I believe Stephen Breyer's Making Our Democracy Work is the last lingering book that I got from our library's Tempt-Me shelf last year, before the big ban of the Double Dare. I liked reading about how one of our Supreme Court Justices thinks the Court should work. He starts with a background of what the court is and the history of some major cases, but the main thesis of the book is how the courts work with the other sections of government in a pragmatic way. Pragmatism is one of his key philosophies as a judge, preferable to other baselines such as original intent.
Breyer's view is that in general, courts should look at the presumed intent of Congress when interpreting a law, and apply that to vague or confusing passages.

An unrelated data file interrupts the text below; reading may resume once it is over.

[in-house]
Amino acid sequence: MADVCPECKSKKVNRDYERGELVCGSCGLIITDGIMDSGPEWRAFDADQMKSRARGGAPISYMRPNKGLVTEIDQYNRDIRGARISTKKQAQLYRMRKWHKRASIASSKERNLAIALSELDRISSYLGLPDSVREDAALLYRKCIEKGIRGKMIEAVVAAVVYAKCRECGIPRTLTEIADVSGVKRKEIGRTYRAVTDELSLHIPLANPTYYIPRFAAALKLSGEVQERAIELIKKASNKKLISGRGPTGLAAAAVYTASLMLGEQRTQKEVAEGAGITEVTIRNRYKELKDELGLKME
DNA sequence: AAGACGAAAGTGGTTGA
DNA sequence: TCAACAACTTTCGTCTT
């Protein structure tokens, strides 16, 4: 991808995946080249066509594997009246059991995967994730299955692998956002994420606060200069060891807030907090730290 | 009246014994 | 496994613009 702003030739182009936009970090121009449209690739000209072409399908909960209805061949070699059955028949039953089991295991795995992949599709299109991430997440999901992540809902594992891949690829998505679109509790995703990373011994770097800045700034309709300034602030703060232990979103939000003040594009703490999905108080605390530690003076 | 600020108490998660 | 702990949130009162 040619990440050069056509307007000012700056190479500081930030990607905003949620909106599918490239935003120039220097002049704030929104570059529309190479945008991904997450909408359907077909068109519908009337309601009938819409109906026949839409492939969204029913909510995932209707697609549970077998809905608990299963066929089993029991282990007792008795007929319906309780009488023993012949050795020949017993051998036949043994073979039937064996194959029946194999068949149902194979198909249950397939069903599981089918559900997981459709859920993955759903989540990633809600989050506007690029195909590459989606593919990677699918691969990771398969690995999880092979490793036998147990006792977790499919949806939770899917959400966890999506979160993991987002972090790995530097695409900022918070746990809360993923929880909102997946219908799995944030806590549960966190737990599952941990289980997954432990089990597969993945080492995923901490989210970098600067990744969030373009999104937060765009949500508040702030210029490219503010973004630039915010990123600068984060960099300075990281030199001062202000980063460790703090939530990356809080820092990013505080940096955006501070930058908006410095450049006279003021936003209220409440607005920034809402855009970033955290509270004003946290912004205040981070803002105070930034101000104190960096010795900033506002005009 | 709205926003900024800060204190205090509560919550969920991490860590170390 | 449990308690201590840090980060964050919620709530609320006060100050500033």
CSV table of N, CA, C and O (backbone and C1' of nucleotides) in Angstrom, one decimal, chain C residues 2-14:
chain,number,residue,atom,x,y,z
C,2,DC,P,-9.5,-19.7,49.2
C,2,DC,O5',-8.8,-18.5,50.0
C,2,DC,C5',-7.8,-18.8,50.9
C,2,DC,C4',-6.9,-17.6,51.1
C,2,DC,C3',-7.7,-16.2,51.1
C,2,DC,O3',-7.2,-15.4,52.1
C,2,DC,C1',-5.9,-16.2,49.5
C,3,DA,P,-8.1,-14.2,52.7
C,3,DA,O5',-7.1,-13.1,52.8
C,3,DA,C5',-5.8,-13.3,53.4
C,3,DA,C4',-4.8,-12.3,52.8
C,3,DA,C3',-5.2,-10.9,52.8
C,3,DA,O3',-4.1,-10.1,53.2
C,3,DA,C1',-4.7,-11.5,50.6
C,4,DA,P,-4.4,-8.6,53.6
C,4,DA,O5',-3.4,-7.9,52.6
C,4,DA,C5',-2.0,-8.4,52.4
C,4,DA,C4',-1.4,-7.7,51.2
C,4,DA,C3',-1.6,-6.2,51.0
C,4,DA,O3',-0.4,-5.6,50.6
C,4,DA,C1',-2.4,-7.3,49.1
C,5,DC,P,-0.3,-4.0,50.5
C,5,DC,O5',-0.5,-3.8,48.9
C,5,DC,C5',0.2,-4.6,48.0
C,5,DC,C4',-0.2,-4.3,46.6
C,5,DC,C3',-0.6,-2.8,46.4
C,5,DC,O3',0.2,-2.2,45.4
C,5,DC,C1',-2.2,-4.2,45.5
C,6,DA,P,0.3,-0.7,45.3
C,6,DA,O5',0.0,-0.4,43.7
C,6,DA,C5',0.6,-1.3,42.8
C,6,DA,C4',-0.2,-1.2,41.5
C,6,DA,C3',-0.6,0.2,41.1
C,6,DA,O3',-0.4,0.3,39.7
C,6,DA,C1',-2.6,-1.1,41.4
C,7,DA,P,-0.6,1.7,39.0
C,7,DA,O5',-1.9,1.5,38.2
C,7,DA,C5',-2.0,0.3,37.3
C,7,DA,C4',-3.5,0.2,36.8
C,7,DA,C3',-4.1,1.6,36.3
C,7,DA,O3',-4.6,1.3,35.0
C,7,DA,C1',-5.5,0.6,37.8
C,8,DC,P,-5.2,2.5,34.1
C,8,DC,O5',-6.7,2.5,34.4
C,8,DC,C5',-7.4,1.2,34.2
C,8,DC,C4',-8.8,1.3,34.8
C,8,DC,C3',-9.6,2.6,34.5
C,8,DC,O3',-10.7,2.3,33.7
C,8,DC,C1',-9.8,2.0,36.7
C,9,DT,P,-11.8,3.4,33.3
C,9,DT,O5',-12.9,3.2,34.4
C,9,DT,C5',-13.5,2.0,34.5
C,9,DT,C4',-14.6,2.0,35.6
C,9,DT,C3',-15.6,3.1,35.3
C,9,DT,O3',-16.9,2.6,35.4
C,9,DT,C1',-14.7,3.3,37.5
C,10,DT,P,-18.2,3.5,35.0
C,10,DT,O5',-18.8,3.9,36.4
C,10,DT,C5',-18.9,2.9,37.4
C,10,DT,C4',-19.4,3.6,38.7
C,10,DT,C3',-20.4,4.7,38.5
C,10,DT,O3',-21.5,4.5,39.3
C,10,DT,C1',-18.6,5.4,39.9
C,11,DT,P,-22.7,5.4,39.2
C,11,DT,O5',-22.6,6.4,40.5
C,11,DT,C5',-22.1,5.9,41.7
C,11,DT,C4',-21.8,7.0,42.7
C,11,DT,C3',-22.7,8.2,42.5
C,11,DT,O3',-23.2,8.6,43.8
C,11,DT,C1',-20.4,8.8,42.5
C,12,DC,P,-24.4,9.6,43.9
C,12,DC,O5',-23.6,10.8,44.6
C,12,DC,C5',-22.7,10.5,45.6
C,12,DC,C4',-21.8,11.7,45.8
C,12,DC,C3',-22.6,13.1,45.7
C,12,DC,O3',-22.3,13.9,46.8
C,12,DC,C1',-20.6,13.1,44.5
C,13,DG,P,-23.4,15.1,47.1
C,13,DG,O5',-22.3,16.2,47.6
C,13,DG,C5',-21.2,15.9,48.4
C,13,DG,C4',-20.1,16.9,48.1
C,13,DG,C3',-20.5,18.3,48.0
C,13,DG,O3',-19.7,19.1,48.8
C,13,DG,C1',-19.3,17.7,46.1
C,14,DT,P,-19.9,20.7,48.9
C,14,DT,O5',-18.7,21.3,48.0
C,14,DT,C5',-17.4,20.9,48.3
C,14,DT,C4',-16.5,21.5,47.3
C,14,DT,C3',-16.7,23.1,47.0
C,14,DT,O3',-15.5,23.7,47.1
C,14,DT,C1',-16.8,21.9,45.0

In this way, voters can use the actual results of a law to decide if they like the way their legislatures are performing. He gives examples both historical and modern, and uses cases where he ended up on both the dissenting side and the winning side to show the practical effects of various decisions. He looks particularly hard at some of the worst cases to see how and why the Court went wrong, and what were the effects on its usefulness and public confidence (Dred Scott, Cherokee Trail of Tears, Japanese interment in WWII). I fell he does a decent job of avoiding personal politics and presenting facts and effects of various judgements. It's a readable look at our modern court, finishing with some of the post-9/11 decisions about the limits of habeus corpus.
He doesn't completely convince me about pragmatism; he seems to feel any time the court makes a decision that doesn't work out it has failed. I think that sometimes that just echoes the fact that some laws are failures; the court interpreting them in a way that makes them work jumps boundaries.